Thursday, 25 February 2016

Booze Tourism: More from Lake Garda

Wine in the process of ageing at Tenuta San Leonardo

A bit later than intended, let’s return now to my tale of booze-related adventures around Lake Garda. We begin where we left off last time, on our way from the grappa village of Santa Massenza, up to Trento, for a winery tour.

Mezzacorona tour

We continued our drive north from Santa Massenza, and before long came to the town of Trento – just north of which lies the sprawling and modern Mezzacorona plant. After our satnav had sent us to the tradesman’s entrance and we were redirected round to the front, we were able to find the shop where you can buy multiple cases of wine, and the reception, where they were expecting me.

We were greeted by Veronica (not our friend of the same [pseudo] name), with whom I had arranged the visit in advance. It was nice to be expected after the day’s earlier activities – it meant I could relax while Veronica escorted us and an Italian couple around in two languages.

This tour was 5 euros each, and was focused specifically on the sparkling wine that Mezzacorona produces. I hadn’t planned for it to be that way, but it turns out we really didn’t know anything about how sparkling wine is made, so it was very informative in that sense.

Mezzacorona is a collective organisation, utilising the produce of 1500 growers to make [something like] 40 million bottles of still wine per year, and [something else like] 3 million bottles of sparkling wine. You’ll have to forgive my innacurracy around the numbers there; it was something like that, but I don’t recall exactly what we were told. It was a lot.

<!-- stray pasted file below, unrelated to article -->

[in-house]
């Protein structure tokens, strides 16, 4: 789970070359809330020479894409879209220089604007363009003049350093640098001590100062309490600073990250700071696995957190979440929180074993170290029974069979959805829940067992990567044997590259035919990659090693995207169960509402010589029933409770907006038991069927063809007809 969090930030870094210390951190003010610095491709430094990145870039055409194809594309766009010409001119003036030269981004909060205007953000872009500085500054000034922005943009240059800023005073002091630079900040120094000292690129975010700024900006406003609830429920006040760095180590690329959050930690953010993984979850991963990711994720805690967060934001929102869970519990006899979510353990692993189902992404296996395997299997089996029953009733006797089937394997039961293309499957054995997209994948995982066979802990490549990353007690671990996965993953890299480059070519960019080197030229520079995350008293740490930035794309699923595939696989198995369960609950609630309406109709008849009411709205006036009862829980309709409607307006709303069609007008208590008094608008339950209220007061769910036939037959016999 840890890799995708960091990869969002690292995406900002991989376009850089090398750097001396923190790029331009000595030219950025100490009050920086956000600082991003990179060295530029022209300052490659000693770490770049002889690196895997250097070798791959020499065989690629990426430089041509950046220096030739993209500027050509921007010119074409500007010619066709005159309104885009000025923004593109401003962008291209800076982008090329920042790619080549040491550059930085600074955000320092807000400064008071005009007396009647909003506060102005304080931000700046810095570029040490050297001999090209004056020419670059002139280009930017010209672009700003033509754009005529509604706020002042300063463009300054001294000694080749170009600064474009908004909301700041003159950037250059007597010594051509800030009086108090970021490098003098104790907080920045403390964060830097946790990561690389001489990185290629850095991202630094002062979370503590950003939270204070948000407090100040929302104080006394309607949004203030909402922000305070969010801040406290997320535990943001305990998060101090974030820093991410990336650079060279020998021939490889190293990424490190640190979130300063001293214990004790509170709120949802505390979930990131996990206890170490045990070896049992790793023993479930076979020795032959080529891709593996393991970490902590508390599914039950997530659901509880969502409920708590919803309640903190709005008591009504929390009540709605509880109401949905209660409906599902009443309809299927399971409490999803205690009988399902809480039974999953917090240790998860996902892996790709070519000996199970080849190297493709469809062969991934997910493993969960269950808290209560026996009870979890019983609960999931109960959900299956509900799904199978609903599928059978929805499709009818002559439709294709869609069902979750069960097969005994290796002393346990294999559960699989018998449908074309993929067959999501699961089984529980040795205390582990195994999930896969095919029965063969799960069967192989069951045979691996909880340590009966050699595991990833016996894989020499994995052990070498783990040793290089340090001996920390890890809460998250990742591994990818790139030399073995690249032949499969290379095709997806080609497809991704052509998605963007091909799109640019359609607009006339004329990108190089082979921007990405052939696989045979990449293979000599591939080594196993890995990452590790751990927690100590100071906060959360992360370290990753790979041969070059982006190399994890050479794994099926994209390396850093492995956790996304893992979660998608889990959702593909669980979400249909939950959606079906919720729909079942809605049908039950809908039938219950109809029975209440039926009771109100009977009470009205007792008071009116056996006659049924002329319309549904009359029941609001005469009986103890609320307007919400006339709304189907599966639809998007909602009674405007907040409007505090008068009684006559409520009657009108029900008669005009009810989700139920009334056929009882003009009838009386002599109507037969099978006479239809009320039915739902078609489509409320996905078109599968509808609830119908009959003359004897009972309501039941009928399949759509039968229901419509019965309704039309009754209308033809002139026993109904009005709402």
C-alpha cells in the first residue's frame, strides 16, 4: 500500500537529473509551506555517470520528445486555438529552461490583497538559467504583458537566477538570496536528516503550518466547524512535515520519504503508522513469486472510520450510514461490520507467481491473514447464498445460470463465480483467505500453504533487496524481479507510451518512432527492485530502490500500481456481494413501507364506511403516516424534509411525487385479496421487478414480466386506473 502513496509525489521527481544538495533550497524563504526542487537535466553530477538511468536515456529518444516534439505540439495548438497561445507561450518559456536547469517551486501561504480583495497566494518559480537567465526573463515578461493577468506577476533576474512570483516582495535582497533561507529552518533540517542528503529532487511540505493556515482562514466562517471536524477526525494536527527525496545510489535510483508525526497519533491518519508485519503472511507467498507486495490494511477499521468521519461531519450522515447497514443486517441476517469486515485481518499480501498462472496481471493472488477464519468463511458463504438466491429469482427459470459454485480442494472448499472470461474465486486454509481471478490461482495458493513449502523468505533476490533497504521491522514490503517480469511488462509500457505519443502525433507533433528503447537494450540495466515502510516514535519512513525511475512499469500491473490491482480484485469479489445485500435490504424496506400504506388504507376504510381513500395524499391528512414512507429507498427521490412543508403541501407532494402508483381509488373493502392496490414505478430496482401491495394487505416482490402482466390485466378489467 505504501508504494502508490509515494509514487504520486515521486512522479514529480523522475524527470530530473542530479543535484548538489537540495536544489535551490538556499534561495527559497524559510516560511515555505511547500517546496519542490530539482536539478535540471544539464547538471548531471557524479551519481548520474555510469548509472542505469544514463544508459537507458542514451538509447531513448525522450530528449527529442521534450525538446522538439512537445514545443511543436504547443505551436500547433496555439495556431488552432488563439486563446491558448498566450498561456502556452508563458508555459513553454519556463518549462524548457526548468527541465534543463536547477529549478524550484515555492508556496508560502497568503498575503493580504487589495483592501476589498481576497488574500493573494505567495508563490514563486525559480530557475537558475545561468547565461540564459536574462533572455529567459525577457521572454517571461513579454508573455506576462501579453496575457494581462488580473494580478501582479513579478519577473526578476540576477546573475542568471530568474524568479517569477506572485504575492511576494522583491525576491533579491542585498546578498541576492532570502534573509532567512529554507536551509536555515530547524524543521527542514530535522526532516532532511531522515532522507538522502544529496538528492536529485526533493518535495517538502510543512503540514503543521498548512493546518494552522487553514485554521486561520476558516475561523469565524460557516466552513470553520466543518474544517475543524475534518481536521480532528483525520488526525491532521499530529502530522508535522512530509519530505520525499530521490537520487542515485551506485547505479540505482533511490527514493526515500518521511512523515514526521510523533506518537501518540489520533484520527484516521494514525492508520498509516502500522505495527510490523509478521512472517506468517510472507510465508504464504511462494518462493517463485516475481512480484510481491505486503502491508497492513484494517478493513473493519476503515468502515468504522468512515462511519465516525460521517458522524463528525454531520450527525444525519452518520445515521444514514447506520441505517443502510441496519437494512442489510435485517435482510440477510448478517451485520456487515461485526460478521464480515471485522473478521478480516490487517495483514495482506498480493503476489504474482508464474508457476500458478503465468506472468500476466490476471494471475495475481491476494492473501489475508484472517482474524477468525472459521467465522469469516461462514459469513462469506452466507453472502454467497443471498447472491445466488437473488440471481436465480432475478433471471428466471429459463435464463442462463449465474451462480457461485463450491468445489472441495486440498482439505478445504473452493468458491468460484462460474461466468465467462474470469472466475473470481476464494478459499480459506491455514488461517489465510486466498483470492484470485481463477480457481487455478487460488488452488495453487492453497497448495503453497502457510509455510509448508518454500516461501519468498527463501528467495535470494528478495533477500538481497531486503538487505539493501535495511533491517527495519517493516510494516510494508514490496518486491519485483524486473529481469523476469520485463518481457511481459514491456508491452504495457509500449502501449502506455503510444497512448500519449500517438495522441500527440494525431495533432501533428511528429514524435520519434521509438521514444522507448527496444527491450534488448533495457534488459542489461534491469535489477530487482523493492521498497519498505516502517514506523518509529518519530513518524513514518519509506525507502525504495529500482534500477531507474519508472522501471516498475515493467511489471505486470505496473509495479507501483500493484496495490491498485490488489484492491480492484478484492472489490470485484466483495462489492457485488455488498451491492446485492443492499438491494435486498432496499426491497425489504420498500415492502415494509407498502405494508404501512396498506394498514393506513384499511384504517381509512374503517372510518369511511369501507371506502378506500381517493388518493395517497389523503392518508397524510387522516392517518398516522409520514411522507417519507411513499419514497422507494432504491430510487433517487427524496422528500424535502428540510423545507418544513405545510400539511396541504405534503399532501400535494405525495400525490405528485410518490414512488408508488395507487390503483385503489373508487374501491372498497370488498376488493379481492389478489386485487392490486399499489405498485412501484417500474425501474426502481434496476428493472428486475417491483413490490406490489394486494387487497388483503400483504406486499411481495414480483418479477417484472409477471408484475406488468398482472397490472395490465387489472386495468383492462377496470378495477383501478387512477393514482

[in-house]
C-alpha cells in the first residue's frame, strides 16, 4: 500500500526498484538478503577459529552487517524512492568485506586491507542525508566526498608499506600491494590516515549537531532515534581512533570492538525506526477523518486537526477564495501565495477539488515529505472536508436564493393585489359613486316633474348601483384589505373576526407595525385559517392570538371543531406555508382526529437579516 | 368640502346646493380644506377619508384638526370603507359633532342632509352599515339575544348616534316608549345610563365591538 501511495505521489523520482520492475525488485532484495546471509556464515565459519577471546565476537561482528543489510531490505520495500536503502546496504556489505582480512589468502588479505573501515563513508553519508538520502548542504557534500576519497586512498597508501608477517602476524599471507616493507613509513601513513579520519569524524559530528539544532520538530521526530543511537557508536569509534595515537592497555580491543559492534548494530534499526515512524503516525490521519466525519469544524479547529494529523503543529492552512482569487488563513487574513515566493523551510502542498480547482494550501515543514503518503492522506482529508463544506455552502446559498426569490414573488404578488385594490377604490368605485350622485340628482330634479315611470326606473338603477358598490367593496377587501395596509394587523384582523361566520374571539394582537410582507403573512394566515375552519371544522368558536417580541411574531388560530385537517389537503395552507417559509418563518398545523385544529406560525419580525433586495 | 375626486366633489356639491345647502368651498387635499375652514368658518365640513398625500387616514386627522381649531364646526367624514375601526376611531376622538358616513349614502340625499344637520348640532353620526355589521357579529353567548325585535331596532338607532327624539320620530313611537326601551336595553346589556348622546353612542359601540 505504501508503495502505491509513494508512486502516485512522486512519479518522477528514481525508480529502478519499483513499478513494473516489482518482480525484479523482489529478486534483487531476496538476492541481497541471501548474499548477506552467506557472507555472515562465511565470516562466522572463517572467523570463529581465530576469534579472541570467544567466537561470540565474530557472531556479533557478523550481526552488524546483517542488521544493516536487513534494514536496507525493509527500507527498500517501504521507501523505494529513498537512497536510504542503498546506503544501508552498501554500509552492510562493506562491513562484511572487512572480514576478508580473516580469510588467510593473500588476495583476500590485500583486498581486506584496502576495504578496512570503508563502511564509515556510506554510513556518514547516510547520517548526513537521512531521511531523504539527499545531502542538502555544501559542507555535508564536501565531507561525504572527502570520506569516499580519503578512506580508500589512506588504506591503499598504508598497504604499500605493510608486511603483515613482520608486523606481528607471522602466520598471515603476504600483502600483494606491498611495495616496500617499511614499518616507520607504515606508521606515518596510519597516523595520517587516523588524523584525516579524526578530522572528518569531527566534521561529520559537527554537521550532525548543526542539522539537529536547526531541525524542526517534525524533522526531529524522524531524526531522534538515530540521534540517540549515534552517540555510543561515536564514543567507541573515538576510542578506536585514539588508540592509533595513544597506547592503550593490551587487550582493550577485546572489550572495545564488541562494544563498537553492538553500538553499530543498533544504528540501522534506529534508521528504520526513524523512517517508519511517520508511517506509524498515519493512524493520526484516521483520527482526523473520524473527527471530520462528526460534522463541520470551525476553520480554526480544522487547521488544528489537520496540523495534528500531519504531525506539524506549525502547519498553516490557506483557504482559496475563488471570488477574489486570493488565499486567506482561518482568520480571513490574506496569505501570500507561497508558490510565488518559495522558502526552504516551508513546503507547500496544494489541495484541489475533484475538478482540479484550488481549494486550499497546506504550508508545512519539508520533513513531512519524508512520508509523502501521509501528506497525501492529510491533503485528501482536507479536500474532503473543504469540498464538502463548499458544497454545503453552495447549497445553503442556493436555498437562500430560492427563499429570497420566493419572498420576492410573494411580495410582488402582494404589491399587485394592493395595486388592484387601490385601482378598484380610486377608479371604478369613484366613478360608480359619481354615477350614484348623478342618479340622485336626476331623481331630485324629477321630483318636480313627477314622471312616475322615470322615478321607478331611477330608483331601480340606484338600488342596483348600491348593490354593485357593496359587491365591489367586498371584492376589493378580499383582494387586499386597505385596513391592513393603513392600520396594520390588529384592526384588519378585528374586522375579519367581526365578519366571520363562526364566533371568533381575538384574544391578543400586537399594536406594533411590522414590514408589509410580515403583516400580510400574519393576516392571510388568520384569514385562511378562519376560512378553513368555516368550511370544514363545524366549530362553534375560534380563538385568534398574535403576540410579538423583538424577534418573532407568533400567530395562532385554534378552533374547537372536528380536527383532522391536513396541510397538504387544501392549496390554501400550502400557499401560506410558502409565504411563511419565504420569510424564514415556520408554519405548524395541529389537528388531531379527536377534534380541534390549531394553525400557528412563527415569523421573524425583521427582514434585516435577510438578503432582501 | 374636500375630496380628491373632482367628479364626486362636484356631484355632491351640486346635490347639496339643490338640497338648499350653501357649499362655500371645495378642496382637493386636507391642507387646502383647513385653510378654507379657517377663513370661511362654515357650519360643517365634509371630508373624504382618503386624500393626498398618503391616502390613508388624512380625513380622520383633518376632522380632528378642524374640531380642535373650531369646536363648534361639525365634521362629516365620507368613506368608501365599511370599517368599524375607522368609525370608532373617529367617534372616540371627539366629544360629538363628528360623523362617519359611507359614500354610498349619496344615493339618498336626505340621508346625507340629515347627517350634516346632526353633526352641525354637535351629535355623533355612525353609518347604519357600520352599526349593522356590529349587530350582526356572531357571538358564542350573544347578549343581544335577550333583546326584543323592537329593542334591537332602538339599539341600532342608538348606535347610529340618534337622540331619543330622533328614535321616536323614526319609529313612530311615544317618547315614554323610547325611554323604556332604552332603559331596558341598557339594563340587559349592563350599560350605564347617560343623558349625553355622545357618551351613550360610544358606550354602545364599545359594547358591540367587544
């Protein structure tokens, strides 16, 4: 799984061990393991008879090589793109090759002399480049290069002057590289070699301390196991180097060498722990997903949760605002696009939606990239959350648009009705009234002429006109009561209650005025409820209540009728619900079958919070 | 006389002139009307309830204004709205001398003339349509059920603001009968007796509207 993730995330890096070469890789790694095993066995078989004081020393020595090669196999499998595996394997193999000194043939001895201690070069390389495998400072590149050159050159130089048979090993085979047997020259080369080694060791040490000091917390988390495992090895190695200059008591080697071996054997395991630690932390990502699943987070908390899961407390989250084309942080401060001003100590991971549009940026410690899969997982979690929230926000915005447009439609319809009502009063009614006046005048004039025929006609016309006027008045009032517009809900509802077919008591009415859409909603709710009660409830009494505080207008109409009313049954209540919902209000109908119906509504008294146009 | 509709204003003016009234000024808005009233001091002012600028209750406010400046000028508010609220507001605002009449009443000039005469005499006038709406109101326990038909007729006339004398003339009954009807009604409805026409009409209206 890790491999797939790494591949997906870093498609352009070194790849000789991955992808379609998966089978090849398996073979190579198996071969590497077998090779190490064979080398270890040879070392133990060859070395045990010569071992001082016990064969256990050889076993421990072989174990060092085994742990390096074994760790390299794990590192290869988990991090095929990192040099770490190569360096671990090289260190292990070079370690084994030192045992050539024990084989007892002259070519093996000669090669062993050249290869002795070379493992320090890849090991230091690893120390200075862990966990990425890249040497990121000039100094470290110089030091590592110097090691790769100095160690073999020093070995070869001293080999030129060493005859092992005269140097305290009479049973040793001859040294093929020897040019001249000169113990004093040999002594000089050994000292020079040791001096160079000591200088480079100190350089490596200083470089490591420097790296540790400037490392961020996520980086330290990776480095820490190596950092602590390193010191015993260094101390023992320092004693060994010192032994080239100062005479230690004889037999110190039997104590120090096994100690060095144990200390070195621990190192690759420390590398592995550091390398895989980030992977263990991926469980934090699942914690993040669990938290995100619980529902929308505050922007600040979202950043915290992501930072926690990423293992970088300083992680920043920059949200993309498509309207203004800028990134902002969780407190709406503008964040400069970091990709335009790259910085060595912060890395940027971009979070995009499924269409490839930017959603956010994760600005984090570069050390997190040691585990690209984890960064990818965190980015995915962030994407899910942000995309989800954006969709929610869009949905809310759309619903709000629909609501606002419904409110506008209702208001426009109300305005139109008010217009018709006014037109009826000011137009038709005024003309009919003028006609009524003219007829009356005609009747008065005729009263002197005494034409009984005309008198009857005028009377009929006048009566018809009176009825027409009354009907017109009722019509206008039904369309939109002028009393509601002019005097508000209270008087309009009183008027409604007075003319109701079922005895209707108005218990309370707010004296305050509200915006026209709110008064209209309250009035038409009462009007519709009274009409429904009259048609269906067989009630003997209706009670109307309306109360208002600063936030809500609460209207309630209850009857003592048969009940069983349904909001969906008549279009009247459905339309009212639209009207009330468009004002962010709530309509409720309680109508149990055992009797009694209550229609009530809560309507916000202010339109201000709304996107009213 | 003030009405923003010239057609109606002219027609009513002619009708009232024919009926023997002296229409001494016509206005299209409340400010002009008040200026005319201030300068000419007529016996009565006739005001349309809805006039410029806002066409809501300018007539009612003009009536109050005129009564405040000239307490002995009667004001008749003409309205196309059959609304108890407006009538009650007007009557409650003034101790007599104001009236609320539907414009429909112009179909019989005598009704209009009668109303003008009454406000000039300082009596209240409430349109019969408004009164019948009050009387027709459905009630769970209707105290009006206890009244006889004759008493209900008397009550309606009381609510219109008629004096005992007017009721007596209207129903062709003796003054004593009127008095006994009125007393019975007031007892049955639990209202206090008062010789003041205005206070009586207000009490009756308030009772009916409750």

The modern technology employed allows the winery to control the temperature at every stage, and has even enabled them to automate the rotation process necessary in the production of sparkling wine, using a number of mechanised crates to each rotate 504 bottles at a time for a period of 12 days, where by hand it would take 40*.

It was a decent tour and we learned a lot. I don’t want to tell you any more as it might ruin it for a trip of your own. That, and my memory doesn’t permit me to write about it with too much clarity. I’ll just say, it’s worth a trip if you’re in the area. The scale of production here is staggering and, of course, you’ll get to try some wine at the end.

And that concluded our Tuesday grappa and wine excursion. A great time was had by all, I reckon. The drive back wasn’t as relaxing or pleasant as the drive up, as the satnav chose to take us on the motorway, so there was no scenery and it cost us around 10 euros in tolls, but presumably it saved us a lot of time and we were getting hungry.

*once again, please allow for my poor memory in terms of actual numbers.

Tenuta San Leonardo

lovely views at San Leonardo
The same source that led us to visiting Mezzacorona was also the one responsible for sending us over the mountains on Garda’s eastern side on the Friday for a visit to Tenuta San Leonardo. I remembered the source as saying that if you get a chance to visit, then you should. Though it doesn’t actually say that. I am saying it to you now though.

I think by the Friday morning, Mrs Cake and I were feeling a bit worn out after a stretch of protracted stressing over whether we’d be able to print out our return flight boarding passes, so I have to admit that when we awoke that morning, we weren’t even sure as to whether we would bother making the journey to Borghetto. I had made the necessary arrangements for a tour and packaged some literature up as part of Mrs Cake’s birthday present, but I made her aware that this one was optional. I hadn’t paid a deposit or anything, so if she didn’t feel up to it, that was fine. I’d just buy her something else.